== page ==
The camera, aligned with the eye (and hence, the subject in the tradition of Western art), produces a “transcendental subject” (292) who is granted movement and meaning. The eye is given a false sense of complete freedom of movement. “The image seems to reflect the world but solely in the naïve inversion of a founding hierarchy: ‘The domain of natural existence thus has only an authority of the second order, and always presupposes the domain of the transcendental’” (292). Continuity is an attribute of the subject. The ideological operations at stake here: “it is a question of preserving at any cost the synthetic unity of the locus where meaning originates [the subject]– the constituting transcendental function to which narrative continuity points back as its natural secretion” (293).

The THEATER: the setting in which the film is exibited, with its dark room and straight-forward gaze, (Baudry describes the viewer in the theater as “chained, captured, or captivated” (294), reproduces the mirror stage in which secondary identification occurs, allowing for the illusory constitution of the subject. Lacan’s concept of the mirror stage describes the formation of the Ego via the process of identification, the Ego being the result of identifying with one’s own specular image. The mirror stage is also where the subject becomes alienated from itself, and thus is introduced into the Imaginary order. Baudry explains how the spectator identifies with the film at two levels: with the character onscreen, but moreso with “the transcendental subject whose place is taken by the camera” (similar to what is elsewhere, in theories of filmic suture, called The Absent One). The spectator identifies less with what is represented than with “what stages the spectacle…obliging him to see what it sees” (295). Disturbing elements distance the spectator from the film, allowing her to apprehend its ideological processes (?): “Both specular tranquility and the assurance of one’s own identity collapse simultaneously with the revealing of the mechanism, that is of the inscription of the film work” (296).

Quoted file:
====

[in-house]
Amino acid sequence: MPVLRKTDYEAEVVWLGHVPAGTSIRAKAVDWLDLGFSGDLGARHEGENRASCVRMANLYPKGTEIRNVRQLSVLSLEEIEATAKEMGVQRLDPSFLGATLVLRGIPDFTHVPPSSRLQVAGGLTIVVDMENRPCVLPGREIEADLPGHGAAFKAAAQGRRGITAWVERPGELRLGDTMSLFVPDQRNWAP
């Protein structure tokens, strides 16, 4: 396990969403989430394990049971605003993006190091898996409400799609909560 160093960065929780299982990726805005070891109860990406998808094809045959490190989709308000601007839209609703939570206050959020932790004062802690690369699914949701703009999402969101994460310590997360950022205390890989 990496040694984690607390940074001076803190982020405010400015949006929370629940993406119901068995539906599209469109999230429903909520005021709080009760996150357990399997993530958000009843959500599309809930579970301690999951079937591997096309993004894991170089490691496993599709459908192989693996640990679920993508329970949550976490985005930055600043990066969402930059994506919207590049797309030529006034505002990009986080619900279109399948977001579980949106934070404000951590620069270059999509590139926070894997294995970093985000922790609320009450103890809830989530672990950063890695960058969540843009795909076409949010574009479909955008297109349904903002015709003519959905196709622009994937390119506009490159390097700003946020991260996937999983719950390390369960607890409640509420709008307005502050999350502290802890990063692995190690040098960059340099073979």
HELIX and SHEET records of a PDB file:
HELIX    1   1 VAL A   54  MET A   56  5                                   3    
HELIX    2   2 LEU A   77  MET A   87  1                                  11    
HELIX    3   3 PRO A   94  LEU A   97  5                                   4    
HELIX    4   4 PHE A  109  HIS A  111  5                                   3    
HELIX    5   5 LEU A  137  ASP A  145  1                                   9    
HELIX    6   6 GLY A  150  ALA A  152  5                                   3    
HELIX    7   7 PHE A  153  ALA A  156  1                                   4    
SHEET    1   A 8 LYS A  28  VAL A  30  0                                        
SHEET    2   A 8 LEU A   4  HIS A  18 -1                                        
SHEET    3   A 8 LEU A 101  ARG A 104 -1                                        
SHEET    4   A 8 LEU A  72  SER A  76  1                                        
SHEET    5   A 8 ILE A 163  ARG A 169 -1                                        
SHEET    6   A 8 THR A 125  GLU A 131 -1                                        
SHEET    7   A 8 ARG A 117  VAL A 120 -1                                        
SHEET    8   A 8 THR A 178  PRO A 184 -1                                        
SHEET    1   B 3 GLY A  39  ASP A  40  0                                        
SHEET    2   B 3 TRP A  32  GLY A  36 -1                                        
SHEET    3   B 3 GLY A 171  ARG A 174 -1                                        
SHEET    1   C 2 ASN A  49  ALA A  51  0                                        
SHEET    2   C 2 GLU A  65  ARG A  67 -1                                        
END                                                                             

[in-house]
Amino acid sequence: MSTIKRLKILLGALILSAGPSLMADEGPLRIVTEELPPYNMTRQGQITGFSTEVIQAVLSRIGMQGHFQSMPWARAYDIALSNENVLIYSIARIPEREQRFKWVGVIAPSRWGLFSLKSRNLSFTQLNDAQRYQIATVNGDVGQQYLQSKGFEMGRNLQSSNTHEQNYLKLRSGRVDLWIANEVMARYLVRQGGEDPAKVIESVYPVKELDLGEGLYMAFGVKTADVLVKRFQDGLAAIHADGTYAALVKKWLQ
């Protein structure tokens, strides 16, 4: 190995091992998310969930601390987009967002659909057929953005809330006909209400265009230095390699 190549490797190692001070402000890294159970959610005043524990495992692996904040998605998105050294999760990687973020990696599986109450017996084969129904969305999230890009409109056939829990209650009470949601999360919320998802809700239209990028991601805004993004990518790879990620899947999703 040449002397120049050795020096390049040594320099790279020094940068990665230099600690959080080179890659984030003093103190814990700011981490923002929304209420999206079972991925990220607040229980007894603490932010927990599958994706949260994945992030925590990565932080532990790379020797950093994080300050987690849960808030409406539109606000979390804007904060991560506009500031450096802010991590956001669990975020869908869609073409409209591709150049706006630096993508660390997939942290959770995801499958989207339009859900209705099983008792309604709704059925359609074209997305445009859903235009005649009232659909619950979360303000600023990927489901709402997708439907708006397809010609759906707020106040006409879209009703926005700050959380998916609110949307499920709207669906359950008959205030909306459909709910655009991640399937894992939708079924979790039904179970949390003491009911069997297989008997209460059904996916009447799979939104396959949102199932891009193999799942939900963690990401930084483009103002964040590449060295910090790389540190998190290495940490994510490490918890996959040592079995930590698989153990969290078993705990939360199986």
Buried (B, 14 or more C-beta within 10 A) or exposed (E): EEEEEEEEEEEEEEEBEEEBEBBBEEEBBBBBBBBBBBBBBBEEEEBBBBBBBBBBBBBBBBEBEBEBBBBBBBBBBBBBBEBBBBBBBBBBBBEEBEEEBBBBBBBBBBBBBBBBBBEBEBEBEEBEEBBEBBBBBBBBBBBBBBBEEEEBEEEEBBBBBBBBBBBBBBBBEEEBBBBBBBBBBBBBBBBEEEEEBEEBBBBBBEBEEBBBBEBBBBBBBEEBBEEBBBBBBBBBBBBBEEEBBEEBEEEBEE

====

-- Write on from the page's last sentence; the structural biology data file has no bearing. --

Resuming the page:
To summaraize: the role of film is to reproduce, through its technological bases, an ideology of idealism, an illusory sensation that what we see is indeed “objective reality” and is so because we believe we are the eye that calls it into being. The entire function of the filmic apparatus is to make us forget the filmic apparatus–we are only made aware of the apparatus when it breaks.

Some of the same problems as many theories of film and culture of the postwar era (including Adorno and Horkeimer and many of the psychoanalytic theories of the 70s that were concerned with the way that cinematic isntitutions influence spectators to seek out viewing pleasures in ways that reflect dominant ideology), namely in that it poses a one-way relationship between the viewer and the filmic text. the supposition that film viewers are inactive victims who are subjected to the ideology of the ruling class and cannot differentiate between illusion and reality. I’d ask the question, then, of what happens when the viewer fails to identify, or the question of reading against the text. There’s also the question of the change in reception of films: the conditions of viewing in the era of video, and then of digital media technologies. Is the experience of watching a film in your living room while making fun of it with your friends, or watching it on your iPhone on the bus, conducive to the same ideological operations?